"There doesn't appear to be any disagreement in the science about global averages of surface temperatures," he said, calling the controversy "contrived."

Thomas Peterson, president of the World Meteorological Organization's Commission for Climatology and a co-author of the NOAA study, said that the only concerns raised were about the technical process of updating the land data set, which creates additional work for the scientists. He stressed that these concerns did not alter the science or the end product.

Stephan Lewandowsky, a psychologist at the University of Bristol in the United Kingdom who studies climate communication, thinks Smith's actions would be popular only among "tea party supporters."

"The audience is so fragmented and polarized at the moment," he said. "All these shenanigans are aimed at a segment of the public."

Meanwhile, the blistering responses of Johnson, the minority leader, to Smith's subpoenas, which she has termed a "witch hunt," are aimed at liberals, Lewandowsky said. Democrats were more hesitant to come to the scientists' defense during Climategate.

"Everyone was, because it was a shocking event, no one was prepared for it, and so it was much easier at the time for people to make use of Climategate against scientists," he said.

The world is now at a different place. Canada and Australia have recently elected governments that support climate policy, and the United States has agreed to cut emissions by 26 to 28 percent below 2012 levels by 2030. China has agreed to peak its emissions.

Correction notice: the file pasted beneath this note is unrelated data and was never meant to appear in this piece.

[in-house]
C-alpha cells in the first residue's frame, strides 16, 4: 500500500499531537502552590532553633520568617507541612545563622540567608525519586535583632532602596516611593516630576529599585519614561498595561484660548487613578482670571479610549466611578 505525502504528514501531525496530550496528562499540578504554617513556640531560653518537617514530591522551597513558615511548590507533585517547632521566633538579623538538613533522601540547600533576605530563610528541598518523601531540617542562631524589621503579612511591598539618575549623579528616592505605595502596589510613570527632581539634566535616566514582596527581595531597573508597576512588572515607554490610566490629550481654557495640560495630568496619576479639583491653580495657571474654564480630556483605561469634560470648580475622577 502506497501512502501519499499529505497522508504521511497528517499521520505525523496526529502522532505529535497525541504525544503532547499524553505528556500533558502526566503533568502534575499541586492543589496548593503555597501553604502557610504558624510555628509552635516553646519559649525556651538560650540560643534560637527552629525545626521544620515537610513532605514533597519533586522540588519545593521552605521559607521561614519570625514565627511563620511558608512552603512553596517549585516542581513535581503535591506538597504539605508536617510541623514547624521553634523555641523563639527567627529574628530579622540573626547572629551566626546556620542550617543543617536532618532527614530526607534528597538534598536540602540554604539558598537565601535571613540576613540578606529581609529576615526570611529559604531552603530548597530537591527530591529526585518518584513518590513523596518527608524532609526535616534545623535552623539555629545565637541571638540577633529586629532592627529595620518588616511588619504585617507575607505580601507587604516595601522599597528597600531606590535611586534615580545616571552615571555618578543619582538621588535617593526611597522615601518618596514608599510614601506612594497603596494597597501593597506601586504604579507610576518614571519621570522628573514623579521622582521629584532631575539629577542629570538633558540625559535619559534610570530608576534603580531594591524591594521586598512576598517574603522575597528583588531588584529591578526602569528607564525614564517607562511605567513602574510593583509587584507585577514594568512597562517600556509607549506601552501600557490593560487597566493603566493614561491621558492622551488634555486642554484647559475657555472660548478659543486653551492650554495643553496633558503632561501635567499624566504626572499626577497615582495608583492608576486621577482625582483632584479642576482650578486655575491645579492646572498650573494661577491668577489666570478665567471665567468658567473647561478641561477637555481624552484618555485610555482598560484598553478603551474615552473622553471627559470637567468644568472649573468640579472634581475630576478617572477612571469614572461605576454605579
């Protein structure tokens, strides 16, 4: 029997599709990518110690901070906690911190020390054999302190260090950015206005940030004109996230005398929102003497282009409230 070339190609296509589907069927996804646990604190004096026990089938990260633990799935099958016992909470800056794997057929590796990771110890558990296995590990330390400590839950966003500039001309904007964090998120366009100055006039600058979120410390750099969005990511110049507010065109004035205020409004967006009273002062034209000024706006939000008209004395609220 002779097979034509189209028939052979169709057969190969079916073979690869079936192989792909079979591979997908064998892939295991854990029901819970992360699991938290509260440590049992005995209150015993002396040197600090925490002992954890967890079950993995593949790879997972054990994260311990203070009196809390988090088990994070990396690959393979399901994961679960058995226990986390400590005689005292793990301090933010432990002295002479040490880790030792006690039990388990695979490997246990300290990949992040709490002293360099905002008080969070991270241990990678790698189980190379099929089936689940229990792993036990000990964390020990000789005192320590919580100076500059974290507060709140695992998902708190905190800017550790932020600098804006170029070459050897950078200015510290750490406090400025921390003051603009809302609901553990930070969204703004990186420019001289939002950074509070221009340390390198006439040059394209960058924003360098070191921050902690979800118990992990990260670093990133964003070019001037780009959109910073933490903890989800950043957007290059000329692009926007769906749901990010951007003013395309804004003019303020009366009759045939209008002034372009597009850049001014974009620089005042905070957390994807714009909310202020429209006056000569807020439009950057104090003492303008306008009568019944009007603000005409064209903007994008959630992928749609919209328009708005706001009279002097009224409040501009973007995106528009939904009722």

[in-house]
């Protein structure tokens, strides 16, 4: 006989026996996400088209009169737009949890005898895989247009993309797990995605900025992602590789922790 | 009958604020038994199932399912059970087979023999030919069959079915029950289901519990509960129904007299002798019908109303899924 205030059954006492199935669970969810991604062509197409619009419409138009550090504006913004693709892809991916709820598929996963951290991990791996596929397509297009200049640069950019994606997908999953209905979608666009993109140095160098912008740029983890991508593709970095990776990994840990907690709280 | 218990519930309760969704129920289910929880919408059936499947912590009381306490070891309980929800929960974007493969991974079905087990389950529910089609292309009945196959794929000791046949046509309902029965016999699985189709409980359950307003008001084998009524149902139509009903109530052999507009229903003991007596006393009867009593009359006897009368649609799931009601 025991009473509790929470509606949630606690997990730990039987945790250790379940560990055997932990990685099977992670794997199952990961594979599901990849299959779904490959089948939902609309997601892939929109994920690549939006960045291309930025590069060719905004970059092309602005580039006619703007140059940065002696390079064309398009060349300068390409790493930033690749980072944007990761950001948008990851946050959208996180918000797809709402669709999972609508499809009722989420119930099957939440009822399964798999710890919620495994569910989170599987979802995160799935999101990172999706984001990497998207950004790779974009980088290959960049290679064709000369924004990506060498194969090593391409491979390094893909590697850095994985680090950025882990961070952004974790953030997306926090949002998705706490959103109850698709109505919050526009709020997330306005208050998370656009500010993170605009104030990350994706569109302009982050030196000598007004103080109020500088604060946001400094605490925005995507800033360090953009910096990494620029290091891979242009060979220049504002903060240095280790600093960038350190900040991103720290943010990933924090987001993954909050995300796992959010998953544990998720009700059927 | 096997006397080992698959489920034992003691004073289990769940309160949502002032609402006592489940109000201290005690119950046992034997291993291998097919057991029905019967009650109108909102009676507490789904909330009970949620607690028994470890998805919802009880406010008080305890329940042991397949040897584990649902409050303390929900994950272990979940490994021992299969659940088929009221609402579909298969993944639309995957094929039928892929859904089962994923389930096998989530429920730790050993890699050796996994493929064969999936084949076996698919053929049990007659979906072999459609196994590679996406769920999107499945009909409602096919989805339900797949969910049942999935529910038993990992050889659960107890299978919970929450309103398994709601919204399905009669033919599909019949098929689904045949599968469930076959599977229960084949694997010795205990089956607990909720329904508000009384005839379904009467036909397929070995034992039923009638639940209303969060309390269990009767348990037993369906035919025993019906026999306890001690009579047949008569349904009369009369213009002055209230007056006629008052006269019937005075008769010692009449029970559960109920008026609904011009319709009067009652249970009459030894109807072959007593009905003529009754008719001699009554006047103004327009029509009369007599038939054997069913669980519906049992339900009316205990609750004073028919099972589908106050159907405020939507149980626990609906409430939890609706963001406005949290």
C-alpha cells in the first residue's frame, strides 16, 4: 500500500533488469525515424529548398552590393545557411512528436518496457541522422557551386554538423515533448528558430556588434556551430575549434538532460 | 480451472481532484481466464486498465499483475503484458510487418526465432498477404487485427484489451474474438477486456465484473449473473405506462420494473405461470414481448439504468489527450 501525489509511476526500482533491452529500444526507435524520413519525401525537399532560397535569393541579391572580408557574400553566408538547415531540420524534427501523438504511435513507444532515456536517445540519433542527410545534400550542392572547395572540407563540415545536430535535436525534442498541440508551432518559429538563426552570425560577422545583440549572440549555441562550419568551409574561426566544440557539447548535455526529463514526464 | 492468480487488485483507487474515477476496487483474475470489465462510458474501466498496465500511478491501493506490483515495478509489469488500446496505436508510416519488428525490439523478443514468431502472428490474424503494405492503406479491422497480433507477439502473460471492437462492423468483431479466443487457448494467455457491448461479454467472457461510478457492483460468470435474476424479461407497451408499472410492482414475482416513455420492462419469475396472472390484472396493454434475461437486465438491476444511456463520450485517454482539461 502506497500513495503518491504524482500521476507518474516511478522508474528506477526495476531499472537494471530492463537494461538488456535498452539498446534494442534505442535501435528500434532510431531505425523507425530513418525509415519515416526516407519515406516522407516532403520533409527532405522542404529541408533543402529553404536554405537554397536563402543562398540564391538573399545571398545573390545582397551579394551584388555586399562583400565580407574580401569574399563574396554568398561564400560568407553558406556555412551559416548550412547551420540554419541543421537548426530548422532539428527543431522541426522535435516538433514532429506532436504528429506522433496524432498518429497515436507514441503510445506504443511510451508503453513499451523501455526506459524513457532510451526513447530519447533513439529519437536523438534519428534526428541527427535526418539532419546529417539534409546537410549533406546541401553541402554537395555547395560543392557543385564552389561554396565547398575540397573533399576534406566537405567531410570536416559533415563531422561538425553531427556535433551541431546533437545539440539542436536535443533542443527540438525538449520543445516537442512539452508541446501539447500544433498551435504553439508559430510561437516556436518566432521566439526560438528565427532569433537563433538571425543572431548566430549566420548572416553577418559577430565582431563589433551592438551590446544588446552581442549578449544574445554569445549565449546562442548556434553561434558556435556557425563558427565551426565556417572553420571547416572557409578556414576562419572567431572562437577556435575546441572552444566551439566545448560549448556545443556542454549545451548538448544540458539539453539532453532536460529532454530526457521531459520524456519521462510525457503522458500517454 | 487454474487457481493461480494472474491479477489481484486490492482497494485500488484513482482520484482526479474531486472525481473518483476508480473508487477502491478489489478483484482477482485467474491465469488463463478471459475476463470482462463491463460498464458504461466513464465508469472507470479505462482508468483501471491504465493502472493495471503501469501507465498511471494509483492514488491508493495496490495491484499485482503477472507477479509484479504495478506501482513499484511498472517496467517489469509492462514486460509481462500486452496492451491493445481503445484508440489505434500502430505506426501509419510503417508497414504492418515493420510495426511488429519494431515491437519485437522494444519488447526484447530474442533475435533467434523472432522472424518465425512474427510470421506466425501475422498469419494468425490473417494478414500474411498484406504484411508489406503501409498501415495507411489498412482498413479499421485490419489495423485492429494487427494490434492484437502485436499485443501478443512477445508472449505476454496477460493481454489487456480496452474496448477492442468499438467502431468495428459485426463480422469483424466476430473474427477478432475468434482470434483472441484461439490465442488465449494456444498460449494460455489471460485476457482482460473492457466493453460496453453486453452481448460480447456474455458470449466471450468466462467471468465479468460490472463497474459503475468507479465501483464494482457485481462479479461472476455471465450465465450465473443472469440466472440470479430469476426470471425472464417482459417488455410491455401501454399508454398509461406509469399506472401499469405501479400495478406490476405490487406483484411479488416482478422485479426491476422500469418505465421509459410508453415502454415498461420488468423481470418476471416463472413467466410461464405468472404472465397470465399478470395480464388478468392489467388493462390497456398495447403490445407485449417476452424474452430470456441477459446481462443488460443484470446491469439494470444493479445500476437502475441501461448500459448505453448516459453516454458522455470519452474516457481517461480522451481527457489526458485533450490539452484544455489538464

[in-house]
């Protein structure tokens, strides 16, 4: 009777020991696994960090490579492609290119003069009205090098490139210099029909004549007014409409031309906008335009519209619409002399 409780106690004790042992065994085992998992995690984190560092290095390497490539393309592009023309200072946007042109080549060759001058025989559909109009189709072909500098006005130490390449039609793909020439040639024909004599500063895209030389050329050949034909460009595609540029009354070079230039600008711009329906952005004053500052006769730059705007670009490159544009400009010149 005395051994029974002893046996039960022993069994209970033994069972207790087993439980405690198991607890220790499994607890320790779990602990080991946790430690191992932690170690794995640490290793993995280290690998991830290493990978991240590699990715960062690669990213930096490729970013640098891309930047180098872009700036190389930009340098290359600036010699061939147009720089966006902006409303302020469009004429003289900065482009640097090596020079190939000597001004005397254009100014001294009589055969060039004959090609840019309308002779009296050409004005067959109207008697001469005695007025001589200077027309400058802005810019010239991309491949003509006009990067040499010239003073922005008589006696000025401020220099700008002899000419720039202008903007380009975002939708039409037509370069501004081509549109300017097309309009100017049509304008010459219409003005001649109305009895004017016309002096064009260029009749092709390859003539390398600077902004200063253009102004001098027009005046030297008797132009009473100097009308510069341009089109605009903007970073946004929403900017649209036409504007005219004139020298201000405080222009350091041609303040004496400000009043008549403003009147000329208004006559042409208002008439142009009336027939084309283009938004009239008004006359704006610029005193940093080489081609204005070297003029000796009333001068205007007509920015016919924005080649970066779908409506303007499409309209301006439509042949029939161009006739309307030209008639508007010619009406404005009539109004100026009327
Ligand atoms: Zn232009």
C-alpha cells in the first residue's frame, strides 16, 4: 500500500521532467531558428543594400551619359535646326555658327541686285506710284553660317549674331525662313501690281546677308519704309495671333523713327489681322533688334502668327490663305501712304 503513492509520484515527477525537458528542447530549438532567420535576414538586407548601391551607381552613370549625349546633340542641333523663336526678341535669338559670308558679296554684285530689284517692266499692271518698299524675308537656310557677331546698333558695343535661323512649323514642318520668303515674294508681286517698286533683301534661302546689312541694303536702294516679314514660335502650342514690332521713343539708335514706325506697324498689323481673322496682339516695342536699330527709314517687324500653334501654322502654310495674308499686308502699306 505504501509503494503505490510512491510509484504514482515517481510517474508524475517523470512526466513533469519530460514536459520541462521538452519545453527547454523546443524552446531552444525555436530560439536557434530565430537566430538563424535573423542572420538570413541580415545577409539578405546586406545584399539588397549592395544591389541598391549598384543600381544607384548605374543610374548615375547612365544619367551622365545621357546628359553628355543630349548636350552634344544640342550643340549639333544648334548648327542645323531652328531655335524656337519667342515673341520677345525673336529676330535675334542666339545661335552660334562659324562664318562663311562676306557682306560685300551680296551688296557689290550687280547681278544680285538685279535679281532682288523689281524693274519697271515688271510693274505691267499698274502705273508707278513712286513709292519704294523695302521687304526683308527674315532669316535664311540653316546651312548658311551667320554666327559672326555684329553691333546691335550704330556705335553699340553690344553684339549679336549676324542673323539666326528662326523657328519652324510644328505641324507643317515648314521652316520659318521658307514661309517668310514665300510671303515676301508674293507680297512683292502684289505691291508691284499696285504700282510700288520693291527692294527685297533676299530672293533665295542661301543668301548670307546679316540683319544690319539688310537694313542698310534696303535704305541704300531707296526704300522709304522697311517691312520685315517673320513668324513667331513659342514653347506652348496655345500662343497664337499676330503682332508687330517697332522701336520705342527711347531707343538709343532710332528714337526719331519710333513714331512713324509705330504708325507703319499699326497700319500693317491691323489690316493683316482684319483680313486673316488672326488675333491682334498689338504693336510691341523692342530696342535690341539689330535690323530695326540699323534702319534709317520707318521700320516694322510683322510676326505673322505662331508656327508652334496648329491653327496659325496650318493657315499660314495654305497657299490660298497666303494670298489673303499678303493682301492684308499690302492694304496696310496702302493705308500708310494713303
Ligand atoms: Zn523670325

"In the lead up to Paris, the pledges from all the governments have set a tone toward moving forward and actually solving the problem that was absent before Copenhagen," Lewandowsky said.

The public and the media are more attuned to the political motivations, said Michael Halpern, program manager at the Union of Concerned Scientists.

Such attempts are now most disruptive to the scientists involved, he said. For instance, Karl extended his trip to Washington, D.C., and cleared his calendar Thursday to meet with Smith's staff and explain the study. But staff members declined to meet him.

"Every attack still is a weapon of mass distraction," Halpern said. "It significantly disrupts the lives of the scientists who are targeted. It sends a message to other scientists that their lives might be disrupted next."